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You’ll find Clicquot Club Cafe two blocks north of the Greenway and one block east of Matthews Park. It’s hard to not notice the little white building with giant orange vintage signs on both sides. It’s distinctly old-fashioned, with its big picture windows and narrow siding. Ten or so streetside tables line the front and side, but the best seating for nice summer weather is in the fair-sized garden on the west side of the building. White lawn chairs, complete with umbrellas and footrests, circle round a brick patio and a pleasant wildflower garden. You might feel like you were in your own backyard, especially if your backyard came complete with wait staff offering you refreshments from time to time. Mine does not, which is why I (Adrienne) like to take a book and waste a couple hours in the Clicquot courtyard. For outdoor seating, it doesn’t get much better than this. One could even see replacing the fountain with a bonfire in the cooler months.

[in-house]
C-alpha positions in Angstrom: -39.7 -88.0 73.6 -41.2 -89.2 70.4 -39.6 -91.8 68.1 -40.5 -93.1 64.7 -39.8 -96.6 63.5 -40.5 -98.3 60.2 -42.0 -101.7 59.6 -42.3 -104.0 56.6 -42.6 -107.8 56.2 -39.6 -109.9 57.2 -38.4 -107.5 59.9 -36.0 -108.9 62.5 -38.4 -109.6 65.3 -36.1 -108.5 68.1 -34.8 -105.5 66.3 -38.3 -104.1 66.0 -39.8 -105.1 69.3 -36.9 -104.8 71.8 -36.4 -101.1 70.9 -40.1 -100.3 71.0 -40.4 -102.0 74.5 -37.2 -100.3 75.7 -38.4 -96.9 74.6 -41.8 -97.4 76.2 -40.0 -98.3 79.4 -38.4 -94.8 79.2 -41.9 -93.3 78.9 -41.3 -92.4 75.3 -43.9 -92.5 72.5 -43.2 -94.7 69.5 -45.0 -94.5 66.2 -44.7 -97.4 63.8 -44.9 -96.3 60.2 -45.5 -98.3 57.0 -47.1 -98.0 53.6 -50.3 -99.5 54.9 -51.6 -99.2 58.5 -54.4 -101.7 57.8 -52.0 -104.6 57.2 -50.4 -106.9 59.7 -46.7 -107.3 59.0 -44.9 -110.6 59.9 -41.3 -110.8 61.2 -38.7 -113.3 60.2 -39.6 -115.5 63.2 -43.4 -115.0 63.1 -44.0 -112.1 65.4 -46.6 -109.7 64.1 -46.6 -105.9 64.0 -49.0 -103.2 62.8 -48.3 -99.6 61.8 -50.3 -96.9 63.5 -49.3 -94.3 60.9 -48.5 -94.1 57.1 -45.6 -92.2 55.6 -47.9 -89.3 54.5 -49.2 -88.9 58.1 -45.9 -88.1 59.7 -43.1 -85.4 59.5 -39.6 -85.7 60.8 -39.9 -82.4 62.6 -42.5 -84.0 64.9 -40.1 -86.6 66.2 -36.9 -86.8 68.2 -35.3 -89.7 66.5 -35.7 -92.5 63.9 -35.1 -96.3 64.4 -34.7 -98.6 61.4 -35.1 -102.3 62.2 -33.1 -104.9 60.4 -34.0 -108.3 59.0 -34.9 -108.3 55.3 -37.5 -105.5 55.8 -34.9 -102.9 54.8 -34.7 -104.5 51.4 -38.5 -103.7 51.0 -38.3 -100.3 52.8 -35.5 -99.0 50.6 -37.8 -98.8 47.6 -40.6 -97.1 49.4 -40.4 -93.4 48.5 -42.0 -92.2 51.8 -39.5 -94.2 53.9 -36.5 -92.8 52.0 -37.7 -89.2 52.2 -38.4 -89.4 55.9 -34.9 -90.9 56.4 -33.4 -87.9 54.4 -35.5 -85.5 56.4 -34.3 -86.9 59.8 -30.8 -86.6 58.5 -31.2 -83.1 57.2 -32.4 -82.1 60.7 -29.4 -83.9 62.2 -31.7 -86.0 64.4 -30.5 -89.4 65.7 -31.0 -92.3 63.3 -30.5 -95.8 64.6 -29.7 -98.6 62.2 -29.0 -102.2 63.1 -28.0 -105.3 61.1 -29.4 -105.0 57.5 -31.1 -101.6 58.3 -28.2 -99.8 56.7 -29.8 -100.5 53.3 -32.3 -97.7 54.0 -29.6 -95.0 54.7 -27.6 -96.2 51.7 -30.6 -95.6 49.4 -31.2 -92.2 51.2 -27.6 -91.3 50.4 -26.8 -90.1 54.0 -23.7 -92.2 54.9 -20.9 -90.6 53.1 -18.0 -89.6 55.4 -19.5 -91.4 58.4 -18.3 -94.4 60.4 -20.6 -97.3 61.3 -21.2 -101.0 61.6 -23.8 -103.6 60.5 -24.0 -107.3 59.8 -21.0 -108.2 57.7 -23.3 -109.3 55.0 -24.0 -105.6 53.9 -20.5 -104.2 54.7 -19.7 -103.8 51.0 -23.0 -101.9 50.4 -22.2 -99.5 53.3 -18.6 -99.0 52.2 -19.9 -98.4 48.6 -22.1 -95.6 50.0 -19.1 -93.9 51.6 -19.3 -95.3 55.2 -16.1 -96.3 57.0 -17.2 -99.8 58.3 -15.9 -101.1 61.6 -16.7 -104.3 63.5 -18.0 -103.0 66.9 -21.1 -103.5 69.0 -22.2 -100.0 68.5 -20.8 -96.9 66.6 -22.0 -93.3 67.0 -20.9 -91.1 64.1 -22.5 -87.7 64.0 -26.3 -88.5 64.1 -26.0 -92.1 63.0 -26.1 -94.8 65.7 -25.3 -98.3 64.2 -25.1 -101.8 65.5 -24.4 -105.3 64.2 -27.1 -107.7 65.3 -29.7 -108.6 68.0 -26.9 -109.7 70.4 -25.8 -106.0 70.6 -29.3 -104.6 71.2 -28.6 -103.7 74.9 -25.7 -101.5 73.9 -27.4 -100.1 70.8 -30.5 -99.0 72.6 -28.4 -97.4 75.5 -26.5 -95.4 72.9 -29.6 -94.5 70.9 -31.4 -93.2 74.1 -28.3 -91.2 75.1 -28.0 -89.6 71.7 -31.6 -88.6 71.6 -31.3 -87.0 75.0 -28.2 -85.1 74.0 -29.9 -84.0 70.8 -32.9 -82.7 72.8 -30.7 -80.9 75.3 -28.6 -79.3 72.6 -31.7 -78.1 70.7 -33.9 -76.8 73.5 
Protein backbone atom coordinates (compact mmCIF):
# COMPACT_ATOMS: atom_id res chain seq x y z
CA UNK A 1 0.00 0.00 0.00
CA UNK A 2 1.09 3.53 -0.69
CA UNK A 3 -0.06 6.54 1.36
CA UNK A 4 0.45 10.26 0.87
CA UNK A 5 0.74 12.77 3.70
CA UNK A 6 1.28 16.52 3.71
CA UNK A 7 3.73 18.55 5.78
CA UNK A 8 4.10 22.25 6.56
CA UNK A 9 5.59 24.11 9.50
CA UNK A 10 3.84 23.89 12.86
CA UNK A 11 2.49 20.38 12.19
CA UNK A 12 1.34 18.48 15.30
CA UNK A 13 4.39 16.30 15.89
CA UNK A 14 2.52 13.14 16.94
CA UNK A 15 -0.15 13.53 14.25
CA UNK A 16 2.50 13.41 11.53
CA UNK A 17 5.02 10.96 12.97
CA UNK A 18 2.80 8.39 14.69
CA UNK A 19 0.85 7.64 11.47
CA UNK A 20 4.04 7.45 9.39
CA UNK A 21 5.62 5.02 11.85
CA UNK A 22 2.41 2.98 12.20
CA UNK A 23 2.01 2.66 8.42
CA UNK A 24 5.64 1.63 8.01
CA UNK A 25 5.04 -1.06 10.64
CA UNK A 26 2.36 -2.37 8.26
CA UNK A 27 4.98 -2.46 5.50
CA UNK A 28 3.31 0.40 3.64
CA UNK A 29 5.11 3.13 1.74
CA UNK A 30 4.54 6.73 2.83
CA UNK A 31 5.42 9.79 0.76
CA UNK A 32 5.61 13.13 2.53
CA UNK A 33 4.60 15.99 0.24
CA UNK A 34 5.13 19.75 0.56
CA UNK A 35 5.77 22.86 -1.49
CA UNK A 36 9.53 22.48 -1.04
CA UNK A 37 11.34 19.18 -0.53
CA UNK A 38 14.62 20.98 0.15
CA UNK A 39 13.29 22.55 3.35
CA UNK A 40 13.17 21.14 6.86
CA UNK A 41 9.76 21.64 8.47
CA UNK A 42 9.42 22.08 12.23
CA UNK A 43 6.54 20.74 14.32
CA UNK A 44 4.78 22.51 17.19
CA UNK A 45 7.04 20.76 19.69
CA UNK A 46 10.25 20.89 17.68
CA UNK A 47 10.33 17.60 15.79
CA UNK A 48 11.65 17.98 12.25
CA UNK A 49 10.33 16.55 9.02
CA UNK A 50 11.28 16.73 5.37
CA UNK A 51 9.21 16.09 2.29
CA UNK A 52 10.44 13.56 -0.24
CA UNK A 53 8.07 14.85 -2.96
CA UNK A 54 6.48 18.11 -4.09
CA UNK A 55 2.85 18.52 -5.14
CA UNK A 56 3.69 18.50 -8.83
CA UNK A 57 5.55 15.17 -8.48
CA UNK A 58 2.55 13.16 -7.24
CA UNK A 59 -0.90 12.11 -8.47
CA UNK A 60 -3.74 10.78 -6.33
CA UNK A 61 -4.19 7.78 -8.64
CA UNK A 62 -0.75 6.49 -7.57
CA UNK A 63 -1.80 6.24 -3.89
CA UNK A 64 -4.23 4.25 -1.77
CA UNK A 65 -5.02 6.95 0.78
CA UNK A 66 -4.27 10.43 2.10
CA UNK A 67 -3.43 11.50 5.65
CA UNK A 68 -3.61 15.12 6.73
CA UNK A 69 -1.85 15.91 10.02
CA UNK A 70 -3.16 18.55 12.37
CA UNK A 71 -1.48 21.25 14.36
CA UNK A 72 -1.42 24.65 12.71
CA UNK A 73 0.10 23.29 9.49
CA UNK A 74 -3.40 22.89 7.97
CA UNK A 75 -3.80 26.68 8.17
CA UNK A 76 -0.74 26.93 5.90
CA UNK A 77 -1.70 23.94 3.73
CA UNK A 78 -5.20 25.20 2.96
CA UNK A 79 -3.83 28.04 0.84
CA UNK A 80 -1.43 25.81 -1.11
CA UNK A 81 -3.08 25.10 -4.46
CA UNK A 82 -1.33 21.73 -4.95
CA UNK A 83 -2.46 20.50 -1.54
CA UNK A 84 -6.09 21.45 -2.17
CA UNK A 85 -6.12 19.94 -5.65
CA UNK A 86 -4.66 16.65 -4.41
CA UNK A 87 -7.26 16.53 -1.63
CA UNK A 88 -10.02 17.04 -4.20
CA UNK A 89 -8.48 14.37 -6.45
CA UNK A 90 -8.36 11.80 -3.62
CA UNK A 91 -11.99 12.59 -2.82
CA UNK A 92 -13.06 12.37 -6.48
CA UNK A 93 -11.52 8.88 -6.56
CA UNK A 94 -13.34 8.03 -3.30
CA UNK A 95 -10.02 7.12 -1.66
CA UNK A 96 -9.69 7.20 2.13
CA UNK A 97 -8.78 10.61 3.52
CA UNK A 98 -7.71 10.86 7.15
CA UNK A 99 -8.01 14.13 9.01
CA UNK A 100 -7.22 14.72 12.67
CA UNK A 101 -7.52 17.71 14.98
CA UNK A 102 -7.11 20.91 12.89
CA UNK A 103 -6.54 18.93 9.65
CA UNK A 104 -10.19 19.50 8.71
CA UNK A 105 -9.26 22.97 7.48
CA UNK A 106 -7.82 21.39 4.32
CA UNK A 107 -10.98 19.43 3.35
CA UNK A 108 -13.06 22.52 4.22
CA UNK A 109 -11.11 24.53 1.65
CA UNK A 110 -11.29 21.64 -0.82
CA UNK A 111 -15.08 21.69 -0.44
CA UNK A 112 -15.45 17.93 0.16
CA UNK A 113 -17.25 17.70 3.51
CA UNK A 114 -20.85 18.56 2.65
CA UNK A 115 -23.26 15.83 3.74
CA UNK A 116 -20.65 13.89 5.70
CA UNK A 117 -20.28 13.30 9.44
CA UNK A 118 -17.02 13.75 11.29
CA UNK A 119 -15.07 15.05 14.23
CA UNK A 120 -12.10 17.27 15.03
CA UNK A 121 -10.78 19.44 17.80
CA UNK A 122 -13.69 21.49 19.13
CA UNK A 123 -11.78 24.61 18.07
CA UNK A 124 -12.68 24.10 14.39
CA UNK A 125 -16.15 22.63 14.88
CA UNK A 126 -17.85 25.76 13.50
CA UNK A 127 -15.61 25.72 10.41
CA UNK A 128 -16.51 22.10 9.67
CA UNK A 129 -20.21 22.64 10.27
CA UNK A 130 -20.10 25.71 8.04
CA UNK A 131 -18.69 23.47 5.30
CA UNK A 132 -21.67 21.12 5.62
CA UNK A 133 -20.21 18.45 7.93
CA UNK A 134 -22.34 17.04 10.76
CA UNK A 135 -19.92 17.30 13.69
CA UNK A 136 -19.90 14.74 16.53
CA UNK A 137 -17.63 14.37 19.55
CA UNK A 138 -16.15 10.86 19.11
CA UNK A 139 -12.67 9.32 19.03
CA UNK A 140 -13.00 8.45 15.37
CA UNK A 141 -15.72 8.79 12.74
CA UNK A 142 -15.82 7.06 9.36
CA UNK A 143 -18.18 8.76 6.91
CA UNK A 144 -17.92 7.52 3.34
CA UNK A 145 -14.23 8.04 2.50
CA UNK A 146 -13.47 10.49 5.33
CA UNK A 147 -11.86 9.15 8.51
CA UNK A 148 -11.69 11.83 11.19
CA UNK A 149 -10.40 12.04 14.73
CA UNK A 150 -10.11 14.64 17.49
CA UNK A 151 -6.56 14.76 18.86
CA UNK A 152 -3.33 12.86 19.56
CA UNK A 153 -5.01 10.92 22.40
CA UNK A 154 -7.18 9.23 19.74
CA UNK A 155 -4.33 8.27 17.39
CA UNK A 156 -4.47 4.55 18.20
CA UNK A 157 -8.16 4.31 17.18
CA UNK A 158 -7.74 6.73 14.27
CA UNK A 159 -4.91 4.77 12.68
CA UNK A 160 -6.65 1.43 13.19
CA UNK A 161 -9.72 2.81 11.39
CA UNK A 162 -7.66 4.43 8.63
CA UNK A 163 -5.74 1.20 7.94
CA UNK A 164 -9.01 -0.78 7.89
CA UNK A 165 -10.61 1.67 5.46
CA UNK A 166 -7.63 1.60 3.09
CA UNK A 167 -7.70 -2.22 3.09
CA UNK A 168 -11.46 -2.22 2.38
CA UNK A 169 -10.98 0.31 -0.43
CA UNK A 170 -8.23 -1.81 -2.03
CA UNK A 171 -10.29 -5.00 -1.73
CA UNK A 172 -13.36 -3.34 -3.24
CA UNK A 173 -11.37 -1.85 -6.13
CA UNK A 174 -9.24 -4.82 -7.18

Inside, the atmosphere is bright and cheerful, with kind of a homey cosmopolitan feel. Along with colorful walls and clean woodwork, crisp skylights bring a feeling of airiness to an otherwise small space. It feels new and fresh, which makes sense because the cafe opened in the winter of 2005 after a thorough re-vamping of the old building. The decor is a nice non-fussy balance of vintage and casual modern with attention to design detail not found in other shops. The lighting fixtures are modern and cool, not retro or quirky. The wall colors, tile and tables all work together well.

One thing you don’t find in every coffee shop is children. But at the Clicquot, given its delicious menu and friendly neighborhood atmosphere, children frequently stop in with their parents for lunch. In fact, I believe I saw several neighborhood kids stop in for a soda on their way to the park, the way my little sister and I used to trek down to the local drug store in search of candy when we were kids. Otherwise the clientele is every type of neighbor. Families having dinner, couples sharing coffee, and the like.

Food and Drink